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By Keith Grissom on November 8, 2018 at 11:50 PM

One small, pink piggy bank next to a larger, white piggy bankRecent changes to Missouri law could make it easier for trustees to terminate “uneconomic” trusts.

Sometimes the cost of administration of an existing trust outweighs the justification for continuing to hold assets in the trust. This may be especially true if there is a corporate trustee and the beneficiaries have no estate tax, creditor, or divorce concerns. For such a situation, Missouri law provides a mechanism by which a trust may be terminated in the discretion of the trustee, without having to go to court, if the total value of trust property is under a certain dollar limit. If the total value of trust property is below the limit and the trustee concludes that the value of the trust property is insufficient to justify the cost of administration, the trustee may terminate the trust after providing notice to certain beneficiaries.

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By Keith Grissom on November 3, 2017 at 12:47 PM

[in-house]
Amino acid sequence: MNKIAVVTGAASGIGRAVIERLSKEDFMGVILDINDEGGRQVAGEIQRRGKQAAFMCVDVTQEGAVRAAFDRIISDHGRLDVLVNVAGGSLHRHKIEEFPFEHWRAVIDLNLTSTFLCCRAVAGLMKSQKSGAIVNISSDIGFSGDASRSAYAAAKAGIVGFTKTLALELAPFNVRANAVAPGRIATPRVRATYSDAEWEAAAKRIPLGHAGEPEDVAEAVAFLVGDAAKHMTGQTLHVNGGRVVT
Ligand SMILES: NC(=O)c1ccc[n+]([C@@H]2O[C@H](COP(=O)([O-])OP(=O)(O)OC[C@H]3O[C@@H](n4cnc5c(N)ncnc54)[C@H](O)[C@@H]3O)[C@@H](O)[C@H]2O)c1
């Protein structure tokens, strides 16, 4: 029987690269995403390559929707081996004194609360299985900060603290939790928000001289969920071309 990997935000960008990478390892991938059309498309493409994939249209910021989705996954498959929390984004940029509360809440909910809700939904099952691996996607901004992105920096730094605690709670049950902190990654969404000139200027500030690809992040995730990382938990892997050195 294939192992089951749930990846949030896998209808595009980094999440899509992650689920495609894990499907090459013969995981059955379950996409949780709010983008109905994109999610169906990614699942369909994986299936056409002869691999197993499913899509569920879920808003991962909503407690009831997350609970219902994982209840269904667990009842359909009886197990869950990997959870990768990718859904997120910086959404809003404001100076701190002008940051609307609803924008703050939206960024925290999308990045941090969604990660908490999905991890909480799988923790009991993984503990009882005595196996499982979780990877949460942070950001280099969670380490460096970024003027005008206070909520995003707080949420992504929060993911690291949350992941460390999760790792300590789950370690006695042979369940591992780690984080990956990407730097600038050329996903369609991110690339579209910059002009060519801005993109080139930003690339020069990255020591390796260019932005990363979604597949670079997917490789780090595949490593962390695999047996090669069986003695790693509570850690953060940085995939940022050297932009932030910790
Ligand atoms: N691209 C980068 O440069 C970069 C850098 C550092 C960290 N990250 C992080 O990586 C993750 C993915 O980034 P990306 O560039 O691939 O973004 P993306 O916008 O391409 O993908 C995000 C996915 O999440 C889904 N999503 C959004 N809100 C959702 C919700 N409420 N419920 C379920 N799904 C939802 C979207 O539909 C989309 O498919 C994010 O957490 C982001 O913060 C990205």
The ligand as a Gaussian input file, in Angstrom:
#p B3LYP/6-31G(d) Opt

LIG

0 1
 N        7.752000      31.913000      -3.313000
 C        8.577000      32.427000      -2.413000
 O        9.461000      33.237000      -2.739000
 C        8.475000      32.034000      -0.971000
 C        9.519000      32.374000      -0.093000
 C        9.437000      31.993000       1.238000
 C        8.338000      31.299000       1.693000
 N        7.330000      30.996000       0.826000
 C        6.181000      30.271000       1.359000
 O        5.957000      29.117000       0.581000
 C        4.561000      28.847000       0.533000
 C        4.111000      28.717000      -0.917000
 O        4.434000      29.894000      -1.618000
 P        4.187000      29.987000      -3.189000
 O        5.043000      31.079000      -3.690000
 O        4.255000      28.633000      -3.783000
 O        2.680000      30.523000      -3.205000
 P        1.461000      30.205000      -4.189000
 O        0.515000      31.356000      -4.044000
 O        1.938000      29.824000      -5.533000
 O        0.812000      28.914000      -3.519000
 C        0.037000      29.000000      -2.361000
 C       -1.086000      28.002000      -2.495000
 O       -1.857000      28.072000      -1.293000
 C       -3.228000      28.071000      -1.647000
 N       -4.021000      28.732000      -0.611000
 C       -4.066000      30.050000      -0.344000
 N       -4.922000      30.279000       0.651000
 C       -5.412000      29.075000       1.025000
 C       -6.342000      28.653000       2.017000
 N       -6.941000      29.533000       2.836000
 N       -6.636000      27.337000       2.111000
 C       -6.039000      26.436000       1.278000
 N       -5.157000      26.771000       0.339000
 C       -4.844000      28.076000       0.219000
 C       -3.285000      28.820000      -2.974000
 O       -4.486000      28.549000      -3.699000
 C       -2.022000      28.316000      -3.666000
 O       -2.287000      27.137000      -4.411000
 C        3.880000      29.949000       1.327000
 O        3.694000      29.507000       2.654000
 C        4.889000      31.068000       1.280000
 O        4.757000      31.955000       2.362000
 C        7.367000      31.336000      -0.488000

U.S. Capitol BuildingOn Nov. 2, 2017, House Republicans released their long-awaited tax reform bill called “The Tax Cuts and Jobs Act.” The bill contains sweeping changes in a variety of areas and expands upon, and in some cases changes, what was included in the “Unified Framework for Fixing Our Broken Tax Code,” released in September 2017 (discussed here).

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By Andrew Wolkiewicz on July 31, 2017 at 3:15 PM

Image of Missouri State capitolOn July 14, 2017, Missouri Gov. Eric Greitens vetoed legislation that included a number of provisions related to estates and trusts.

Among the casualties of the veto were several provisions regarding estate and trust matters, the most significant being the Missouri Fiduciary Access to Digital Assets Act. Under this act, a user would be allowed to grant a fiduciary access to his or her electronic records or digital assets in a will, trust, power of attorney or other similar instrument. This issue is becoming more significant with the rise of online banking, trading and other financial services and will only increase in significance as more people abandon paper records for cloud services and other electronic storage. For now, Missouri is left without a uniform statute addressing these issues.

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